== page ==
Painting with scenes from The Twenty-four Cases of Filial Piety. Kano Motonobu, 1550

Filial Piety

Filial Piety In Confucian, Chinese Buddhist and Taoist ethics, filial piety (孝, xiào) is a virtue of respect for one’s parents, elders, and ancestors. The Confucian Classic of Filial Piety, thought to be written around the Qin–Han period, has historically been the authoritative source on the Confucian tenet of filial piety. The book, a purported dialogue between Confucius and his student...

Four Books and Five Classics

Four Books and Five Classics

Four Books and Five Classics The Four Books and Five Classics (四書五經; Sìshū Wǔjīng) are the authoritative books of Confucianism in China written before 300 BC. Four Books The Four Books (四書; Sìshū) are Chinese classic texts illustrating the core value and belief systems in Confucianism. They were selected by Zhu Xi in the Song dynasty to serve as general introduction to Confucian thought,...

Torii Shrine Sea Itsukushima Shinto Shrine God

Shinto Sects and Schools

Shinto Sects and Schools Shinto (神道, shintō), the folk religion of Japan, developed a diversity of schools and sects, outbranching from the original Ko-Shintō (ancient Shintō) since Buddhism was introduced into Japan in the sixth century. Early period schools and groups The main Shinto schools with traditions traceable to early periods, according to authoritative published...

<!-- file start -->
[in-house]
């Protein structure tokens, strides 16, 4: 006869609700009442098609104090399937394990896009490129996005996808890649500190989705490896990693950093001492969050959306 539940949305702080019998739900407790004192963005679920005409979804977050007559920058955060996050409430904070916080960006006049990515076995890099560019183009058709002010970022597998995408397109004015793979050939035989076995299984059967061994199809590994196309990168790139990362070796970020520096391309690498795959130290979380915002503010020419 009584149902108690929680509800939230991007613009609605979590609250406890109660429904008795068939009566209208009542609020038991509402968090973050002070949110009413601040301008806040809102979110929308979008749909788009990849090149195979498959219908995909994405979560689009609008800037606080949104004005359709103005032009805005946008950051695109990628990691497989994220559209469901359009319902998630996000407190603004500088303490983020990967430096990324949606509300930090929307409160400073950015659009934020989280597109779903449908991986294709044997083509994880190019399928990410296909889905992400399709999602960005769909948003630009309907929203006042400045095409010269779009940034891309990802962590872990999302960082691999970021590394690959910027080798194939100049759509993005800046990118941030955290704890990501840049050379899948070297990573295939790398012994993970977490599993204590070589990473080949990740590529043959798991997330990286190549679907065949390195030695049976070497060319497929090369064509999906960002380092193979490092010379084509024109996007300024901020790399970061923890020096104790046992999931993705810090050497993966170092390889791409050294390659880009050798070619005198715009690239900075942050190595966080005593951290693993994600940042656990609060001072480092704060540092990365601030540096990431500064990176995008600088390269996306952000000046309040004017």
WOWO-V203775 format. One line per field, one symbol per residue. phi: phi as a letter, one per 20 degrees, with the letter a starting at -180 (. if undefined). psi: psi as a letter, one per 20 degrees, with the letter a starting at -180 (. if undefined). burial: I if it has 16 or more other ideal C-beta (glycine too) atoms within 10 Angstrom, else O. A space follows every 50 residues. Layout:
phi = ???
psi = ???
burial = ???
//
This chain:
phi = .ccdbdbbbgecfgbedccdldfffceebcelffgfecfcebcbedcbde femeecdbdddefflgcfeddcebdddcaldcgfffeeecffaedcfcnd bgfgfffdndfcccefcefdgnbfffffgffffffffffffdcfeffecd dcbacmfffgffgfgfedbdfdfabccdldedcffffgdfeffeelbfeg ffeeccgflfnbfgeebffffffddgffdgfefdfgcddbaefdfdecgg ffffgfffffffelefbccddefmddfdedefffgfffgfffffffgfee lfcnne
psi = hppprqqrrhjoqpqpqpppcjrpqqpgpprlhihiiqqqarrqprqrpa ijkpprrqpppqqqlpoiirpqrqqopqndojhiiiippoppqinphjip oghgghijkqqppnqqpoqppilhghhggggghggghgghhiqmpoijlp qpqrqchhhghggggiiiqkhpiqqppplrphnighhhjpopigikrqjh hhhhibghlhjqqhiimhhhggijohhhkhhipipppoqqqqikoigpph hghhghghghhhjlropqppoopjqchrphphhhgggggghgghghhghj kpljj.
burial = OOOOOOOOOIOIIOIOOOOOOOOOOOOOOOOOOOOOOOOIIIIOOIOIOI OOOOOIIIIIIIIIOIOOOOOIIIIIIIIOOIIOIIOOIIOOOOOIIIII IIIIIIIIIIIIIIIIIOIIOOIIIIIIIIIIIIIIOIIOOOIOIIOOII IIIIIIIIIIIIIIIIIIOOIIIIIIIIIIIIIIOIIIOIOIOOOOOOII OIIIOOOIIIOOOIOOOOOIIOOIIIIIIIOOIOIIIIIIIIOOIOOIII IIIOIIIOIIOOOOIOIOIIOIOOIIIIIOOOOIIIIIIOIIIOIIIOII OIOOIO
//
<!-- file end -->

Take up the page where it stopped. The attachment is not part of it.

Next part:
Headquarters of Reiyū-kai.

Japanese New Religions

Japanese New Religions Japanese new religions are new religious movements established in Japan. In Japanese, they are called shinshūkyō (新宗教) or shinkō shūkyō (新興宗教). Japanese scholars classify all religious organizations founded since the middle of the 19th century as “new religions”; thus, the term refers to a great diversity and number of organizations....

Muay Thai Fight Fighter Warrior Thai Boxing

Neijia

Neijia Neijia (内家) is a term in Chinese martial arts, grouping those styles that practice neijing, usually translated as internal martial arts, occupied with spiritual, mental or qi-related aspects, as opposed to an “external” approach focused on physiological aspects. The distinction dates to the 17th century, but its modern application is due to...

Some books about Taoist Sexual Practices